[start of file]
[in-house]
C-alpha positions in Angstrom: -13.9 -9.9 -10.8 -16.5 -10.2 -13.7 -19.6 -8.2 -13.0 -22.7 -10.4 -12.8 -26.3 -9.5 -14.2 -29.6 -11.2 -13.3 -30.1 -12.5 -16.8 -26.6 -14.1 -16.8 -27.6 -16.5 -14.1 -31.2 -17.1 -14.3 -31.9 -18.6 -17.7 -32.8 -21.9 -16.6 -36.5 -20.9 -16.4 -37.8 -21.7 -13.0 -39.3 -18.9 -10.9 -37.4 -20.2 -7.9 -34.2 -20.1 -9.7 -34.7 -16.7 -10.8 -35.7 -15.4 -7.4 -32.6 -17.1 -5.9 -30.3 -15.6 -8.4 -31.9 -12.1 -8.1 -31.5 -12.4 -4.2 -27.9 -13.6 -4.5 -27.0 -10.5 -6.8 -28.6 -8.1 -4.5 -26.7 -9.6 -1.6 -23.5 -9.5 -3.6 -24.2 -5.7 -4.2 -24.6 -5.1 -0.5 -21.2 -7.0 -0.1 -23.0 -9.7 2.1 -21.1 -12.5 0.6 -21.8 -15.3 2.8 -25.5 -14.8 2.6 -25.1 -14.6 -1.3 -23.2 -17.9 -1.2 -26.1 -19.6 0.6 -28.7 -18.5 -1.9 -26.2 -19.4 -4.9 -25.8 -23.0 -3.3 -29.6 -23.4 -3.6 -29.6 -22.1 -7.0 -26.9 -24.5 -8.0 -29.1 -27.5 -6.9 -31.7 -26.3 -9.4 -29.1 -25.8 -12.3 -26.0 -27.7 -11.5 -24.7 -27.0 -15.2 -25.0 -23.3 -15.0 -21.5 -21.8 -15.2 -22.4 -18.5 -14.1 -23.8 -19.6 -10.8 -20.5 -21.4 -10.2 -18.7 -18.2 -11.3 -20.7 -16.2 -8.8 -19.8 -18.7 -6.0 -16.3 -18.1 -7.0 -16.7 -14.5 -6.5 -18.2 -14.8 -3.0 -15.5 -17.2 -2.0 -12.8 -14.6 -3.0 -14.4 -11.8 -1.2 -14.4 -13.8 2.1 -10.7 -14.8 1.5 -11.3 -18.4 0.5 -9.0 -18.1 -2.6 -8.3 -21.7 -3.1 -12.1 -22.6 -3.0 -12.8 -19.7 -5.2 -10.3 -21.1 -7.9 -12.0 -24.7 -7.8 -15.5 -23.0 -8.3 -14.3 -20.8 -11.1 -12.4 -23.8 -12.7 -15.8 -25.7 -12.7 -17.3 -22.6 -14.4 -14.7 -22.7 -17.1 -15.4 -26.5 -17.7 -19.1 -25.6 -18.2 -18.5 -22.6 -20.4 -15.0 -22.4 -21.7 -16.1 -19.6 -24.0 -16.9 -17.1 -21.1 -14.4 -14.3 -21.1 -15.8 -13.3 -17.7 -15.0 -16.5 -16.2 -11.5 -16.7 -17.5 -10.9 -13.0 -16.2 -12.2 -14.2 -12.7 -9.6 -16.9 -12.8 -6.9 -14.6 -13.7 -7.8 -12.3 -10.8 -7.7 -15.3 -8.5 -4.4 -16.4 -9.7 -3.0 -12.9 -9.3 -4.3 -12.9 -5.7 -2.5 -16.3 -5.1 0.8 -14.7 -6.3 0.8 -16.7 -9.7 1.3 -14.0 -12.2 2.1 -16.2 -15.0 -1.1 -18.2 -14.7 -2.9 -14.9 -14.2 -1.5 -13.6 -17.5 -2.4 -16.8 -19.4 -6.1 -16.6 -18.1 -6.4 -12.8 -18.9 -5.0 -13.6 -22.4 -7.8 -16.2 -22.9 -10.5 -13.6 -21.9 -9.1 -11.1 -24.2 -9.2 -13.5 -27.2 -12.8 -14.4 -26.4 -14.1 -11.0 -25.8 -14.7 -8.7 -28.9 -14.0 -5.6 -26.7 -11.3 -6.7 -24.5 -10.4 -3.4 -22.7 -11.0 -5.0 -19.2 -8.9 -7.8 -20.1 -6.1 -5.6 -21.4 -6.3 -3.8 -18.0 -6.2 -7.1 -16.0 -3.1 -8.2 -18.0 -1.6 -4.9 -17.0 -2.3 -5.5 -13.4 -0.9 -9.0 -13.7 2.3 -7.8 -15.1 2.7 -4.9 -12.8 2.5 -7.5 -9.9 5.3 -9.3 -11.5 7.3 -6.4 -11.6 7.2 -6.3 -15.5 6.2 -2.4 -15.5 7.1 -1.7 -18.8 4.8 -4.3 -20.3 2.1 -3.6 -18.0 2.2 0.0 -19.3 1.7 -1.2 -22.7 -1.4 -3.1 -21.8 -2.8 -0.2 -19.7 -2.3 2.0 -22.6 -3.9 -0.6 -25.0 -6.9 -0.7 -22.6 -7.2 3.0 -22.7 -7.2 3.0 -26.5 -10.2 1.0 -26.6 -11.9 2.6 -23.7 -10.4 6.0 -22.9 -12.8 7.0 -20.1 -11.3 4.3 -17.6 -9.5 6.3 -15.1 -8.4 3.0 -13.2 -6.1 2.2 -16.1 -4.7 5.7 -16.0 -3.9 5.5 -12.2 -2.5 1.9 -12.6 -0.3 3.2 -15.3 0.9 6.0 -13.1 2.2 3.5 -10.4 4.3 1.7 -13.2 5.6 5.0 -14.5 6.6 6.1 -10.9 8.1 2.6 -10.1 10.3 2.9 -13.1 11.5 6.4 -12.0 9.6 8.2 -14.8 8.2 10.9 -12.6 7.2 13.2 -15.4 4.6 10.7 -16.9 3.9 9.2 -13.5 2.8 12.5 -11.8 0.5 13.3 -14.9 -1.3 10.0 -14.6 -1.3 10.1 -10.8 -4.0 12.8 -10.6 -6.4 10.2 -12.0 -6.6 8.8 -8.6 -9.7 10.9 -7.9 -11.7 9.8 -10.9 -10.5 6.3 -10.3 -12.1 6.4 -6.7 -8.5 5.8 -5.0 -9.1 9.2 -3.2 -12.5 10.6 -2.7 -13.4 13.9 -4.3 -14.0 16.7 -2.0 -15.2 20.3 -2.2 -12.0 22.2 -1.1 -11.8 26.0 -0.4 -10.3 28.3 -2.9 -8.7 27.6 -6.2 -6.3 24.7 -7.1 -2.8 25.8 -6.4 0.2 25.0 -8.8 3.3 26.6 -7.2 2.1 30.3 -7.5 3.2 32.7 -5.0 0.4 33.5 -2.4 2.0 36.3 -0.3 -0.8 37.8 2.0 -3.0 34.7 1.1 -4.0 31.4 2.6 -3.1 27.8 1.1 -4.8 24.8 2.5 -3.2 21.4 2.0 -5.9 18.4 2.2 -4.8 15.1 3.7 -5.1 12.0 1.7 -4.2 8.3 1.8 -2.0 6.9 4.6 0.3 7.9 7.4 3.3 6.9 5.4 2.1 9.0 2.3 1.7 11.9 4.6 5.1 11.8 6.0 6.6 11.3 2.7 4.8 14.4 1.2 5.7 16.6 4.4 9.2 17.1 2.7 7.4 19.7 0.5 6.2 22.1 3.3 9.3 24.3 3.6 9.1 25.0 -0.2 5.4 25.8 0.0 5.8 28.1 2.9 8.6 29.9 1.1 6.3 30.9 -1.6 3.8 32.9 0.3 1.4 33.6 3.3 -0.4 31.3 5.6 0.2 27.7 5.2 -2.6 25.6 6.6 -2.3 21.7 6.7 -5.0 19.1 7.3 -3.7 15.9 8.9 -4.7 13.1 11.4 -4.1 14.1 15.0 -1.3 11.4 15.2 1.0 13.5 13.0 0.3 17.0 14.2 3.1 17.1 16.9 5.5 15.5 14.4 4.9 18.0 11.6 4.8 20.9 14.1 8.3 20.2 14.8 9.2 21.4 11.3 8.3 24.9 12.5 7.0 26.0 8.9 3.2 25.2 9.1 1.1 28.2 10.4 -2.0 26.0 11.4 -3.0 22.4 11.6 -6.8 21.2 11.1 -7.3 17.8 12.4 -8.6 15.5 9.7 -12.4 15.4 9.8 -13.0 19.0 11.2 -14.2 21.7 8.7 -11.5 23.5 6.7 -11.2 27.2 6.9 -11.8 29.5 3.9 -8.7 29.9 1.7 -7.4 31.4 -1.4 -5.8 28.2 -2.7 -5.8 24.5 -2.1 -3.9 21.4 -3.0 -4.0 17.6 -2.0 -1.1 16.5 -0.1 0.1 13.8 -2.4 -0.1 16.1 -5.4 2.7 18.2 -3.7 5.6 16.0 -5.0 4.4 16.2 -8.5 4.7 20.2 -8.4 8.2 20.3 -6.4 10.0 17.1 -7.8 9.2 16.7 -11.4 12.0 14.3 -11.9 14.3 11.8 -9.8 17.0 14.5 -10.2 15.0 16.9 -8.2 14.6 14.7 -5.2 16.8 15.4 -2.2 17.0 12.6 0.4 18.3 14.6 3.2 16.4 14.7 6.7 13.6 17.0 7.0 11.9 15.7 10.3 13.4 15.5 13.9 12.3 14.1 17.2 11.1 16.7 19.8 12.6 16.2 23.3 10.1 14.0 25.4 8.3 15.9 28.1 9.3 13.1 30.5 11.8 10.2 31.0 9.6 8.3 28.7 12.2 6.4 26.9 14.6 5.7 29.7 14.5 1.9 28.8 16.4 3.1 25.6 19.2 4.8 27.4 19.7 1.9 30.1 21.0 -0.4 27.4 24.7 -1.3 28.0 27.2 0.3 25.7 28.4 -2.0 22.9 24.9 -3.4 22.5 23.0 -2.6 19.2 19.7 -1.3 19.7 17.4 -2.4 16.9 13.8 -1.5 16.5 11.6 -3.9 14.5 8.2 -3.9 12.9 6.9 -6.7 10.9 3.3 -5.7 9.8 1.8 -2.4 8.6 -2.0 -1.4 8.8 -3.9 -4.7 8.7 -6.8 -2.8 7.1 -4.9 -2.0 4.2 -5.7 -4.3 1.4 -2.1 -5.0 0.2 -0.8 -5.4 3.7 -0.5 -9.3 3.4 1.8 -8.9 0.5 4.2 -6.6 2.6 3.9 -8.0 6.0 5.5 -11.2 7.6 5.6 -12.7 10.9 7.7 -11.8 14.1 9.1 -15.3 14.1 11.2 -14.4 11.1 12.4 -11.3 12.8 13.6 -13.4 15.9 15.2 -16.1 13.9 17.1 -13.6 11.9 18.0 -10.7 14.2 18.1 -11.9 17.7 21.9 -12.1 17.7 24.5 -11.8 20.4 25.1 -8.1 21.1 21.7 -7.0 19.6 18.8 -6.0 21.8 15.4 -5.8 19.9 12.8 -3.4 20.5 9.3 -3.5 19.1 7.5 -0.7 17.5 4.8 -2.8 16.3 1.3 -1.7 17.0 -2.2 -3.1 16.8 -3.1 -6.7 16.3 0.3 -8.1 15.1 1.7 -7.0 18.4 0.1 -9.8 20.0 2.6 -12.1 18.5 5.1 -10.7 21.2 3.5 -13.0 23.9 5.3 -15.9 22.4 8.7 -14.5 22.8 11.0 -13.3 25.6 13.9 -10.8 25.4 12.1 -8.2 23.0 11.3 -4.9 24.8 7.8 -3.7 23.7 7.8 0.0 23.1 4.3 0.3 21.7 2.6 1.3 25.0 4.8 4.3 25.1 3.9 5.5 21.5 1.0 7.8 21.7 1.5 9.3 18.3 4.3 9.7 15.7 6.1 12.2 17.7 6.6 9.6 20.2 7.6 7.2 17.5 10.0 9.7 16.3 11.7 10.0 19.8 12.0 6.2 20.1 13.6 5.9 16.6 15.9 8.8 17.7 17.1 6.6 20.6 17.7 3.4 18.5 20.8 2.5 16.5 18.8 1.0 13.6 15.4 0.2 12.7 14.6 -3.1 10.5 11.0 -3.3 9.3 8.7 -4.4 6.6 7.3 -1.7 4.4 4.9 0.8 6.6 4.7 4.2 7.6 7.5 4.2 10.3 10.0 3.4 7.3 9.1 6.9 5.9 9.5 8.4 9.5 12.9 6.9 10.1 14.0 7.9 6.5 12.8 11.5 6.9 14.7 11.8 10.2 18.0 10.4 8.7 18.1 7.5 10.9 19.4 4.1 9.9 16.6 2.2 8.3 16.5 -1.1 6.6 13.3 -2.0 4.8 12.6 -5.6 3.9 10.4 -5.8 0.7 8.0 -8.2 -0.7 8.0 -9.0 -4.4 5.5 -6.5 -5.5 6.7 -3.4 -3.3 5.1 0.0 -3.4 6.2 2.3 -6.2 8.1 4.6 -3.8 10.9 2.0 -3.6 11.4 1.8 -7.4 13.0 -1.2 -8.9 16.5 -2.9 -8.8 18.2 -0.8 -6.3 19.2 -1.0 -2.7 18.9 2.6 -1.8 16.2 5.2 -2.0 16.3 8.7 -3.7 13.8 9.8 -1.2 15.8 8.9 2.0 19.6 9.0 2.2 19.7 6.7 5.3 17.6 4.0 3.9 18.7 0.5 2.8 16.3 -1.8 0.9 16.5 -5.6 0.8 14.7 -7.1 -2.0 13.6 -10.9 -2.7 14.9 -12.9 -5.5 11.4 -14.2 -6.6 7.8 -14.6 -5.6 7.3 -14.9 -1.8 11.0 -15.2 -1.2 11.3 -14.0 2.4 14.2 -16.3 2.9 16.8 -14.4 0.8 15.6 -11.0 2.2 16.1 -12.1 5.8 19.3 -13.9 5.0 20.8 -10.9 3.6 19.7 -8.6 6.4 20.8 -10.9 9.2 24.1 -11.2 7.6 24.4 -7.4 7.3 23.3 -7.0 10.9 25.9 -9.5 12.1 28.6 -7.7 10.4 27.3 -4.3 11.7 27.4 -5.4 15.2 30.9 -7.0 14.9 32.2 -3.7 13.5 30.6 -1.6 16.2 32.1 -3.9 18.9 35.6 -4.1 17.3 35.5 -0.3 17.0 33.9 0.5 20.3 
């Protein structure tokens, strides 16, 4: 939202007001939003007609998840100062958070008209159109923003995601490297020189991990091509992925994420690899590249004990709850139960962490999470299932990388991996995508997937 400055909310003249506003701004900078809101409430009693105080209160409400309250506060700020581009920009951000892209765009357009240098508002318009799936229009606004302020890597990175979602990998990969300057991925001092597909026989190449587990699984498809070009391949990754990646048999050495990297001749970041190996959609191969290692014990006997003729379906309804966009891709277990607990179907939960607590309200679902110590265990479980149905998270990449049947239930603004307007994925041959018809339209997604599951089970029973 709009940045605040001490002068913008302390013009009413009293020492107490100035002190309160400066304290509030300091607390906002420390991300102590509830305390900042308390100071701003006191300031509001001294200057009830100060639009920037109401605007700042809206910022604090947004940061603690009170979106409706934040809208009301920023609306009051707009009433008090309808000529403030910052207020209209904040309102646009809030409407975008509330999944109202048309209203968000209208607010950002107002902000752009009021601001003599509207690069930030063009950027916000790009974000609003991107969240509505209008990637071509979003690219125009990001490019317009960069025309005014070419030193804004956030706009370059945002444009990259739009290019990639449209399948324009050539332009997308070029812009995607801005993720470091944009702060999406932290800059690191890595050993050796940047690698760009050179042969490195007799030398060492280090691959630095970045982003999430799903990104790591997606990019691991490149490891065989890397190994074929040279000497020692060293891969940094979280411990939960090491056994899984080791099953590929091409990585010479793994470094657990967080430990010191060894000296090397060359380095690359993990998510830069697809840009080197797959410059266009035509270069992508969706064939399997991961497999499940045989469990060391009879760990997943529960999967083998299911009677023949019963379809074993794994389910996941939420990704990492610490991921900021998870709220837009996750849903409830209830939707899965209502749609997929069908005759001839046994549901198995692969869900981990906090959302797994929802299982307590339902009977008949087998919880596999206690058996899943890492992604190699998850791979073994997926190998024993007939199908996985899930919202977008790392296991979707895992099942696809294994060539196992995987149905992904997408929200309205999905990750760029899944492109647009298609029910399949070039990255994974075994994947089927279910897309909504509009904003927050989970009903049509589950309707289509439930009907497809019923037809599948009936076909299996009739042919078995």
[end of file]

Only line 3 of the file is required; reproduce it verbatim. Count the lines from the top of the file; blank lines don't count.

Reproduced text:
């Protein structure tokens, strides 16, 4: 939202007001939003007609998840100062958070008209159109923003995601490297020189991990091509992925994420690899590249004990709850139960962490999470299932990388991996995508997937 400055909310003249506003701004900078809101409430009693105080209160409400309250506060700020581009920009951000892209765009357009240098508002318009799936229009606004302020890597990175979602990998990969300057991925001092597909026989190449587990699984498809070009391949990754990646048999050495990297001749970041190996959609191969290692014990006997003729379906309804966009891709277990607990179907939960607590309200679902110590265990479980149905998270990449049947239930603004307007994925041959018809339209997604599951089970029973 709009940045605040001490002068913008302390013009009413009293020492107490100035002190309160400066304290509030300091607390906002420390991300102590509830305390900042308390100071701003006191300031509001001294200057009830100060639009920037109401605007700042809206910022604090947004940061603690009170979106409706934040809208009301920023609306009051707009009433008090309808000529403030910052207020209209904040309102646009809030409407975008509330999944109202048309209203968000209208607010950002107002902000752009009021601001003599509207690069930030063009950027916000790009974000609003991107969240509505209008990637071509979003690219125009990001490019317009960069025309005014070419030193804004956030706009370059945002444009990259739009290019990639449209399948324009050539332009997308070029812009995607801005993720470091944009702060999406932290800059690191890595050993050796940047690698760009050179042969490195007799030398060492280090691959630095970045982003999430799903990104790591997606990019691991490149490891065989890397190994074929040279000497020692060293891969940094979280411990939960090491056994899984080791099953590929091409990585010479793994470094657990967080430990010191060894000296090397060359380095690359993990998510830069697809840009080197797959410059266009035509270069992508969706064939399997991961497999499940045989469990060391009879760990997943529960999967083998299911009677023949019963379809074993794994389910996941939420990704990492610490991921900021998870709220837009996750849903409830209830939707899965209502749609997929069908005759001839046994549901198995692969869900981990906090959302797994929802299982307590339902009977008949087998919880596999206690058996899943890492992604190699998850791979073994997926190998024993007939199908996985899930919202977008790392296991979707895992099942696809294994060539196992995987149905992904997408929200309205999905990750760029899944492109647009298609029910399949070039990255994974075994994947089927279910897309909504509009904003927050989970009903049509589950309707289509439930009907497809019923037809599948009936076909299996009739042919078995």